Buddhism winds its way through this peaceful, amiable population, expressed in famous temples such as Wat Si Saket, the country’s oldest house of worship that contains 10,000 images of Buddha, and the gilded Pha That Luang, the astounding national symbol believed to host a relic of the Buddha. Though the city can be comfortably covered on foot or bicycle, hop onto a tuk-tuk or the No 14 bus to visit the mythological melting pot that is Buddha Park, a living green canvas coloured with strange but wonderful Buddhist and Hindu sculptures.
Antique shop Oot Ni Gallery might drive you to purchase additional luggage allowance for the flight home. Watercolour and oil paintings and Buddhist artefacts sit alongside ornamental opium pots, bone china tea sets and teak carvings. The Talat Sao morning market offers a more contemporary shopping experience for gung-ho early risers while the Vientiane night market on the promenade has clothes, accessories and artworks at bargain prices.
As most big hotel chains are absent here, accommodation is often a wholly local experience. Hostels attract a potpourri of backpackers while guests seeking finer sleeping quarters can check into Crowne Plaza Vientiane, the colonial Ansara Hotel or the refined Settha Palace Hotel.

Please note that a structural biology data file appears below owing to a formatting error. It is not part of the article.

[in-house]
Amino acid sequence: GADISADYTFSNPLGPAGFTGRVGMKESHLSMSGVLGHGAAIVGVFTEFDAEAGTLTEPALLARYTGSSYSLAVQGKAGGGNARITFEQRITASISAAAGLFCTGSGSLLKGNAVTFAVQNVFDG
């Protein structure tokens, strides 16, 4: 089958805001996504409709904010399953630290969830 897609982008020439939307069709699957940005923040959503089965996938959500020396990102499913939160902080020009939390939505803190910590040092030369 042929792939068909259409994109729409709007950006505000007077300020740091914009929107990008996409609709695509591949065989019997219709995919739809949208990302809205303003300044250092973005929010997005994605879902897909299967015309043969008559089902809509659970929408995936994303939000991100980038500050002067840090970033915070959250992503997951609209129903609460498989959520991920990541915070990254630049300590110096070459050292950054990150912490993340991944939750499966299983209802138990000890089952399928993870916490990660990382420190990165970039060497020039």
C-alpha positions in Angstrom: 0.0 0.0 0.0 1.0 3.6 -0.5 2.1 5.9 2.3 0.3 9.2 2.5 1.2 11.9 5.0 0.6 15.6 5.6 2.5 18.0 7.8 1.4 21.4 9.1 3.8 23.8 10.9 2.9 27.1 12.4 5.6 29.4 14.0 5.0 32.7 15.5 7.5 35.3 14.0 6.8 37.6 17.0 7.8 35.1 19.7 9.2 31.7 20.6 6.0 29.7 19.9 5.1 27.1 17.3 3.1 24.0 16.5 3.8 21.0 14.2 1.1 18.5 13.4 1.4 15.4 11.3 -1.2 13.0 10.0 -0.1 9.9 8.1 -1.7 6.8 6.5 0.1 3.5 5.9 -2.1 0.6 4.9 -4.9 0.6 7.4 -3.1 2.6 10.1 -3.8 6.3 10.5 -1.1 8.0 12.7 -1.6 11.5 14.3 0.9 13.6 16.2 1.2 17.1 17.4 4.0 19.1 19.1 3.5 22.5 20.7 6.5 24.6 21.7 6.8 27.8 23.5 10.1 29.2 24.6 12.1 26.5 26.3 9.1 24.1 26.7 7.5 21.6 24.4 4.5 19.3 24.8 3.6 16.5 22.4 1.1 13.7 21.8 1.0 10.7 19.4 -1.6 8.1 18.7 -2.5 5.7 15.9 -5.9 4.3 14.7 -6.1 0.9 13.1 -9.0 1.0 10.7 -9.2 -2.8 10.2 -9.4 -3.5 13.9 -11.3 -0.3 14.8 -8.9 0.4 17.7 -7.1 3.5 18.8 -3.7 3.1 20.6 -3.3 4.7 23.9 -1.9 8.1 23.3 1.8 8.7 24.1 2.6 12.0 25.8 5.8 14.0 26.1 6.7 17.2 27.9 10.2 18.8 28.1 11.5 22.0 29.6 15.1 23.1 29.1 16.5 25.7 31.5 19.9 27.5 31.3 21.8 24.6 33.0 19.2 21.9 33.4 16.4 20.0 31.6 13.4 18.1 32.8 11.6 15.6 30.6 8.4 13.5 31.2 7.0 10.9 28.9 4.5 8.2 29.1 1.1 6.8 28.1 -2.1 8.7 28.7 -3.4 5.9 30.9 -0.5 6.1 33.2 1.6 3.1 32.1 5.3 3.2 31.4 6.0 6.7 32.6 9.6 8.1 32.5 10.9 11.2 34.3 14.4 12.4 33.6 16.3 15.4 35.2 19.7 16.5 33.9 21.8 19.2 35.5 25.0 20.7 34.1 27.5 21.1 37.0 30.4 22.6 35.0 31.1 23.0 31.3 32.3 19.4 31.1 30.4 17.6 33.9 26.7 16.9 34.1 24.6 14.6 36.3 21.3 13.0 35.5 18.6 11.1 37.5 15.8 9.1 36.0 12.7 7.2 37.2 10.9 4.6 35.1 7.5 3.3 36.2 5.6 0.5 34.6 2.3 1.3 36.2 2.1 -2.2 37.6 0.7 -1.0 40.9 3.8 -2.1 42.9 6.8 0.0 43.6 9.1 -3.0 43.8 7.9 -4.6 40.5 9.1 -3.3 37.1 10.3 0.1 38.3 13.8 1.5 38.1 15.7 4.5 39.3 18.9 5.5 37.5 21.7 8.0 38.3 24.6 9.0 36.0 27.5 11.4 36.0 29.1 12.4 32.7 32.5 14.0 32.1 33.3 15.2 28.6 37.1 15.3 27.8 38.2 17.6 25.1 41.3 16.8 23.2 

Vientiane is often a transit point for travellers on the way to Vang Vieng, three to four hours to the north by bus or private car. Even the capital seems relatively busy beside the gem that is Vang Vieng, an emerald paradise of padi fields, forested hills and crystal waters that sits along the Nam Song River. In this Eden, even Eve might have turned down the apple that doomed her lest she be banished forever from this idyllic haven.
It wasn’t always so. In the early 2000s, the wide river was a favourite with party-hearty tourists who spent entire days floating down its length in a pastime known as tubing, pulling up at the many river bars on stilts along the banks for cheap drinks. Excessive alcohol consumption caused several deaths and injuries, forcing government intervention. Bans on these bars resulted in the restoration of peace and a more civilised demographic of tourists.
A handful of these bars still remain but pursuits here now centre on the trove of natural treasures that bestow the town its reputation as an adventure destination. Limestone mountains hide warrens of caves for the intrepid explorer, and the service of a guide is recommended. Tham Nam cave is a 200m deep chamber with a pool of spring water at its mouth and a little river inside, only accessible during the dry season. Nearby is Tham Xang cave, a Buddhist shrine revered for a stalactite that strongly resembles an elephant.